Read Jason Stockwood’s notes from Saturday’s edition ‘The Mariner’ against Crawley Town.
Welcome to Blundell Park today as we gather to mark a special day in the club’s history, celebrating 145 years of our existence. We’re delighted to welcome the players, staff, and fans of Crawley Town, a club with its own storied history dating back to 1896.
A particularly warm welcome goes out to some of the former GTFC players and staff in attendance today. I must extend a special greeting to Garry Birtles, a double European Cup winner with Nottingham Forest, an England International, and, most importantly (for me), one of the greatest players to ever don our black and white stripes during his 69 appearances for The Mariners from 1989 to 1991.
I’m not ashamed to admit that I had a poster of Garry from Shoot Magazine on my bedroom wall as a 9 year old. So, when I had a trial at the club in 1989, I was thrilled to get the chance to train with the first team and, more precisely, watch him in action. I was so enamored with his divine touch and movement that I couldn’t even speak in his presence. During one warm-up session where we had to dive through each other’s legs and then jump onto the back of the nearest player, I found myself on Garry’s back, probably hugging him a bit too tightly. It led to our only conversation, with him saying, “Get off, you’re strangling me.” Today offers me a chance to thank him for finishing his career here and probably to apologise as well.
Contemplating the last 145 years, I was reminded of a recent conversation with my son, who has just begun studying philosophy and religion at school. His first homework assignment went big straight away and asked the question, “What is the meaning of life?” As we talked, he wondered aloud if life is like starting with a blank canvas, painting your picture for 80 years, only to wipe it clean upon death. In such a scenario, he asked, can there be a meaning at all? After a few moments of being amazed by such profound thinking, I explained that the metaphor seemed flawed because the canvas is not yours alone. We all contribute to it, adding our own story to the narratives of those who came before us. The bigger picture is the story of our family, our town, our country, and the world.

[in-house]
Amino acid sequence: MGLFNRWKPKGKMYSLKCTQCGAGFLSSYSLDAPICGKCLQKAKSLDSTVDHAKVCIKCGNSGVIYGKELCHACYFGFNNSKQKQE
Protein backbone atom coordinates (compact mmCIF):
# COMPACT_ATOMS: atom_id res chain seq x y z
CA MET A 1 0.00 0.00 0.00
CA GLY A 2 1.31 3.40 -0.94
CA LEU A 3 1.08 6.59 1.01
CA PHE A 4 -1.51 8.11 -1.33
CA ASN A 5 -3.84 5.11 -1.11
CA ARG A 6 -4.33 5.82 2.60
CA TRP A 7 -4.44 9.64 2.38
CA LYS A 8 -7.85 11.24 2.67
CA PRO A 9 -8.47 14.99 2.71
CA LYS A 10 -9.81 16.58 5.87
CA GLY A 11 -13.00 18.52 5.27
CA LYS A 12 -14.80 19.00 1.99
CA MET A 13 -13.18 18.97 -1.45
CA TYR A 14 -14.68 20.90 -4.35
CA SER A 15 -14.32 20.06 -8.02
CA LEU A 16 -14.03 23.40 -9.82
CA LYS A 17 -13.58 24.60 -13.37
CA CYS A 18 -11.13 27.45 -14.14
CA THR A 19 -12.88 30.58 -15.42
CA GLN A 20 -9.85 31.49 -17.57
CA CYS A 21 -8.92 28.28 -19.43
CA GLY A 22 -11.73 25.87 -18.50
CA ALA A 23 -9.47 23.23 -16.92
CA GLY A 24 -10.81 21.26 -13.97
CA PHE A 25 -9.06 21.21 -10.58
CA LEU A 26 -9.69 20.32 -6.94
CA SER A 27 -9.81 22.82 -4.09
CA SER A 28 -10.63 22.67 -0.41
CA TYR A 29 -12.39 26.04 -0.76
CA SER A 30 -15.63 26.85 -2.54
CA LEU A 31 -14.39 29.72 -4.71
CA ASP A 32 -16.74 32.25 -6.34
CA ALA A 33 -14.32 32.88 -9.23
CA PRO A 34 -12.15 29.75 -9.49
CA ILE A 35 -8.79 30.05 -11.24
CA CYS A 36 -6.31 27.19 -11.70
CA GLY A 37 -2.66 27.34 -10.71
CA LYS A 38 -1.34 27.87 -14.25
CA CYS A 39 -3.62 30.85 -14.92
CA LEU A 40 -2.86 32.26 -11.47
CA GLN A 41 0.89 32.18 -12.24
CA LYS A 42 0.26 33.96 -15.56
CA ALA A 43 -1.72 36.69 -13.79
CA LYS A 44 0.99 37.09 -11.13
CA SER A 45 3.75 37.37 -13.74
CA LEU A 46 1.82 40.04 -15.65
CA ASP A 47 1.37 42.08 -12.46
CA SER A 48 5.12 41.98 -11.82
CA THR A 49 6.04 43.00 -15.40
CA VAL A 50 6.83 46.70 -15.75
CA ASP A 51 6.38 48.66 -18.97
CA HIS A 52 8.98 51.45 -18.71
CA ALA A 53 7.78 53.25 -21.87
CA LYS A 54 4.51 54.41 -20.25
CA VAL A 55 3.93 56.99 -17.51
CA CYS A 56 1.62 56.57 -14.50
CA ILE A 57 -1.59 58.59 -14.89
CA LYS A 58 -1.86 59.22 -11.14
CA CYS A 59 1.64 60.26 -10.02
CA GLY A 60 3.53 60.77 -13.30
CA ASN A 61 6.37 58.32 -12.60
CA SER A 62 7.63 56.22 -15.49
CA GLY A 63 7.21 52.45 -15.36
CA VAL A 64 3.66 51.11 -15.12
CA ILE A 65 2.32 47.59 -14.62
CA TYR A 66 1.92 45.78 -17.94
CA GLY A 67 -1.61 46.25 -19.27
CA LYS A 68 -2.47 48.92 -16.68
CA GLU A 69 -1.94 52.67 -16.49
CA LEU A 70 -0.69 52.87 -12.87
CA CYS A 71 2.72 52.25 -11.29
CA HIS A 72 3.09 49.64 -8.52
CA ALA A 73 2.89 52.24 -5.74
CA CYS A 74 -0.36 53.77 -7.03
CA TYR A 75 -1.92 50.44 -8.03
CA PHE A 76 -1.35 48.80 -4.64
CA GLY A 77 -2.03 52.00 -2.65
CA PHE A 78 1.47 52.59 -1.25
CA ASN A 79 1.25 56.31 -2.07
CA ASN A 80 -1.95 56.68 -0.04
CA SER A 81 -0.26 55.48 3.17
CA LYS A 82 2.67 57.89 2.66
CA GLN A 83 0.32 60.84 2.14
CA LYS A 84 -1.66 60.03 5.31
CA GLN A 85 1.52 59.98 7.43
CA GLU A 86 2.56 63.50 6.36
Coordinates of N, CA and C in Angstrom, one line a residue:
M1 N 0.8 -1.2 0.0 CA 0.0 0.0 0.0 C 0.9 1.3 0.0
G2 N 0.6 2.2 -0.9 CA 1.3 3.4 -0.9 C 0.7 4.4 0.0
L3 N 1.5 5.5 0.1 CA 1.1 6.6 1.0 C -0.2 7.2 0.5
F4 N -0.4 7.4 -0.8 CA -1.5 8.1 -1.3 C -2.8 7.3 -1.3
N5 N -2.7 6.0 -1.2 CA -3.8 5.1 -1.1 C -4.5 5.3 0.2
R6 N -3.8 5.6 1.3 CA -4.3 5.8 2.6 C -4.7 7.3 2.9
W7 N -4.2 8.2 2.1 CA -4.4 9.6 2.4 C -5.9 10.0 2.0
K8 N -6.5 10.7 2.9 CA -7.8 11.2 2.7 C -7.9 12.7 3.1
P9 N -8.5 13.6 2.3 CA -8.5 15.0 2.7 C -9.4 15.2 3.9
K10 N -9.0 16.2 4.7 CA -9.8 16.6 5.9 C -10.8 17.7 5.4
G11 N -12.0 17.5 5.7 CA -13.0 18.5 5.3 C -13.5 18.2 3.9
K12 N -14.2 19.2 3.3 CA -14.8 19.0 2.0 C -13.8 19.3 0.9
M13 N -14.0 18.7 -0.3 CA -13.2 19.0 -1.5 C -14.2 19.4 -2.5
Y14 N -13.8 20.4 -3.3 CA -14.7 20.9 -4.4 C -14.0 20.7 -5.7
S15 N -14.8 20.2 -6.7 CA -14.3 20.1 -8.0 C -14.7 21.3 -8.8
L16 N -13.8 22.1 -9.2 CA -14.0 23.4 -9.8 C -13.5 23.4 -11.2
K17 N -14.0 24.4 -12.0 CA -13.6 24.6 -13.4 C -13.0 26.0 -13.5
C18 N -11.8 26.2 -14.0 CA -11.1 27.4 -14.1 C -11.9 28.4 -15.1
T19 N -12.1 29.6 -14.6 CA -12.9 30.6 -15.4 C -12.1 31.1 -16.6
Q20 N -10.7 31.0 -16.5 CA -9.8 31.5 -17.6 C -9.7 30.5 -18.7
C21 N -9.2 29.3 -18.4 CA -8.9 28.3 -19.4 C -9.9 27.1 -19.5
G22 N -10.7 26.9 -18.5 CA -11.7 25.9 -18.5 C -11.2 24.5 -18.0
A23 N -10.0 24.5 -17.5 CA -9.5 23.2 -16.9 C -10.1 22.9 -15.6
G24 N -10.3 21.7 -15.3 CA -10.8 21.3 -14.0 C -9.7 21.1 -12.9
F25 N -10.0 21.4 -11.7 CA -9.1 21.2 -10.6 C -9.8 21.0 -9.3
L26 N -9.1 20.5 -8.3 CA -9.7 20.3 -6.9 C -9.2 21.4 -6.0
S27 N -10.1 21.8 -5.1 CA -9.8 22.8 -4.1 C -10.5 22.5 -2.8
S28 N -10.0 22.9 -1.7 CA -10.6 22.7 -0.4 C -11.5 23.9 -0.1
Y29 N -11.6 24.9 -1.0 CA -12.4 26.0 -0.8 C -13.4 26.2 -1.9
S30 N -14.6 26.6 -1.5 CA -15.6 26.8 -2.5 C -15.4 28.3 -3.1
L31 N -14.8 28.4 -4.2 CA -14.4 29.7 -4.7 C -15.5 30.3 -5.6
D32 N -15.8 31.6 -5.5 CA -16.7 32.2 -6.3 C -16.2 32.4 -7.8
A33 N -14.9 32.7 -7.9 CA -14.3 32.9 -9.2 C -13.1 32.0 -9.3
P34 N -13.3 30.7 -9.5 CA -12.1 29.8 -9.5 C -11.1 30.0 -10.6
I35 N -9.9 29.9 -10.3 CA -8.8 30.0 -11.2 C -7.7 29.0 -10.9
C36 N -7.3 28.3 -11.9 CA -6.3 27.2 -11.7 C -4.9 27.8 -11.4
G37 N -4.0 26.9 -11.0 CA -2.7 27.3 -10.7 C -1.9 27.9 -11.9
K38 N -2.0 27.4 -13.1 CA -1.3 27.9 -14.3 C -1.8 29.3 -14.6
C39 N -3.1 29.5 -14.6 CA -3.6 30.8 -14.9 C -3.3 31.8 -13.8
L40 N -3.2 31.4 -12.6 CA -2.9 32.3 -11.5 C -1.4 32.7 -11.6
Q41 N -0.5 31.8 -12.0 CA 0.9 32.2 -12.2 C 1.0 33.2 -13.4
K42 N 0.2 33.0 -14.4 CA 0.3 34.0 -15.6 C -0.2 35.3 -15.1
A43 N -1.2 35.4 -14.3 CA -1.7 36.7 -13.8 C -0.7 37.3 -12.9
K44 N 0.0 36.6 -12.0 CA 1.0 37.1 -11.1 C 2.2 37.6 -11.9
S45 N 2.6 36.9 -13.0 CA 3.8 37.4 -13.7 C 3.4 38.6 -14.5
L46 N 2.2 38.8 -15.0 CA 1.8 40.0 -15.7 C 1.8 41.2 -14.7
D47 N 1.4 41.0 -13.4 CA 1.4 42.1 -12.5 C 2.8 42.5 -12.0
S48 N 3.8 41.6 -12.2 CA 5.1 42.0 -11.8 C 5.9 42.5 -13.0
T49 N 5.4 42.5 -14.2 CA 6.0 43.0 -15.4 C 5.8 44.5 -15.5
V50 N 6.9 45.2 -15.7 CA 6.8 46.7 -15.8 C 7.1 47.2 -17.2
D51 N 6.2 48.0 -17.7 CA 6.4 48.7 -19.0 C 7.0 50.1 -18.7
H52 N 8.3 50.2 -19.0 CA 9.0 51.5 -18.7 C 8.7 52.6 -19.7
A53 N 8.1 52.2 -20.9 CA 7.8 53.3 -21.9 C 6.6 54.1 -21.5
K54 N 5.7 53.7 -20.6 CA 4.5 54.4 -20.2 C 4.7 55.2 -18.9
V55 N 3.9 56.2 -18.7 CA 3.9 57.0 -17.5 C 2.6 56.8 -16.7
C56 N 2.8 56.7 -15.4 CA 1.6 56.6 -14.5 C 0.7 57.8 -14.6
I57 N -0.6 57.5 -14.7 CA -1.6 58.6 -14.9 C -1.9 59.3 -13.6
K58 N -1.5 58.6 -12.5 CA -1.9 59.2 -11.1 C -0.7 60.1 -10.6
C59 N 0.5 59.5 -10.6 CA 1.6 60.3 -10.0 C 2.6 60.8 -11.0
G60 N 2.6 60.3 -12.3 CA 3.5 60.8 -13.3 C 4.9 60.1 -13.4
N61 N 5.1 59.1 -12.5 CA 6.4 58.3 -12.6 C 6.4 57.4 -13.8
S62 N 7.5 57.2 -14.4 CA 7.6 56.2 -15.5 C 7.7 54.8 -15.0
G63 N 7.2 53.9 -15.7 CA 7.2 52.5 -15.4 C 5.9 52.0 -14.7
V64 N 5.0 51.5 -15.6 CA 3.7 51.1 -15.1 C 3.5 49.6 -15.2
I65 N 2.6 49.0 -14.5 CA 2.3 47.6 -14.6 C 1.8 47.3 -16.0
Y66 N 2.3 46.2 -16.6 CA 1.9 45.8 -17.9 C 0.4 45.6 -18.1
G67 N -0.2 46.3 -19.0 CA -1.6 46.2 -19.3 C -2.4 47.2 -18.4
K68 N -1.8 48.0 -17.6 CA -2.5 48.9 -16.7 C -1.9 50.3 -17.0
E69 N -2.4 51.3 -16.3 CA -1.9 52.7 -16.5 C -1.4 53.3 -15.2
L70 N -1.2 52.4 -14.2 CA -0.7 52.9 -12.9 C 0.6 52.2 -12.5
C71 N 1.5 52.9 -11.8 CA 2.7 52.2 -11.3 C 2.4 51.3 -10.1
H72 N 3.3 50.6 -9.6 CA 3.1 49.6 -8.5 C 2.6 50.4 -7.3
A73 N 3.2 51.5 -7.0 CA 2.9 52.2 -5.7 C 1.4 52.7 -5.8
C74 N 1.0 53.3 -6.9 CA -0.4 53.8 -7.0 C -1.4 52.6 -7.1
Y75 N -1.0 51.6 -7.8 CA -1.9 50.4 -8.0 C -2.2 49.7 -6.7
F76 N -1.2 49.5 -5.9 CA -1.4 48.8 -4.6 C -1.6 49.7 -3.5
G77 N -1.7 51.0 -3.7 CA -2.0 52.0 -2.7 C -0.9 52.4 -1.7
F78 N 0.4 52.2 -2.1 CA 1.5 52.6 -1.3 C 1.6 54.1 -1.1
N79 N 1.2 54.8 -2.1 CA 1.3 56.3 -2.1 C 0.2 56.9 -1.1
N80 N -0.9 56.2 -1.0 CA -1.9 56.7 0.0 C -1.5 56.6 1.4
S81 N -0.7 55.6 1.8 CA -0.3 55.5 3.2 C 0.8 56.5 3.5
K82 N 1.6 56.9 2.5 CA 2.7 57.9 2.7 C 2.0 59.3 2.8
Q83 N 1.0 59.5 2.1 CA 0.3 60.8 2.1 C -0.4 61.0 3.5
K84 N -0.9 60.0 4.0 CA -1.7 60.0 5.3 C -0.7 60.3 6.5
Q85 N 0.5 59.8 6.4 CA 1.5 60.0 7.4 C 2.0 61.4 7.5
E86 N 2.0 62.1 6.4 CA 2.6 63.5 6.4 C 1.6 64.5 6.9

Last April, I stood by the new GTFC mural painted by the Grimsby Creates collective, a group of approximately 20 artists led by Sam Delaney and Kevin Atkins. This mural vividly depicts 145 years of our club’s history through images of some of the most famous players to represent the town, including George Tweedy, Jackie Bestall, Bill Shankly, Alan Buckley, Tony Ford, Wayne Burnett, and many more. These players and managers have thrilled, inspired, and filled our days with iconic memories since that initial gathering at the Wellington Arms 145 years ago when it was decided that we should have a football club to fill the winter months.
I was overwhelmed when I first saw the mural. Not only did it carry the weight of history on the pitch through those images, but it also made me reflect on the hundreds of thousands of fans, like myself, who have walked the areas around Blundell Park for the last 124 years (we moved here in 1899). All the mothers, fathers, sons, and daughters who have passed through the turnstiles in our corner of North East Lincolnshire, embracing the club and taking Grimsby Town FC into their hearts. There’s no other institution that has endured for this length of time and remained such an integral part of our identity, a potent symbol of the town. Alongside the Dock Tower, built in 1852, the football club forms an iconic thread that connects us to all those who came before us, shaping our town and laying the foundations for the lives we lead today.
Describing the sense of responsibility and deep obligations that Andrew and I feel as custodians of this history is a challenging task. It fills us with immense pride to both honour the past and strive to improve this club for the future. Our aim is to keep adding positive memories to the canvas that is the history of our club and town and hoping someone will be reading another Chair’s thoughts 145 years from now.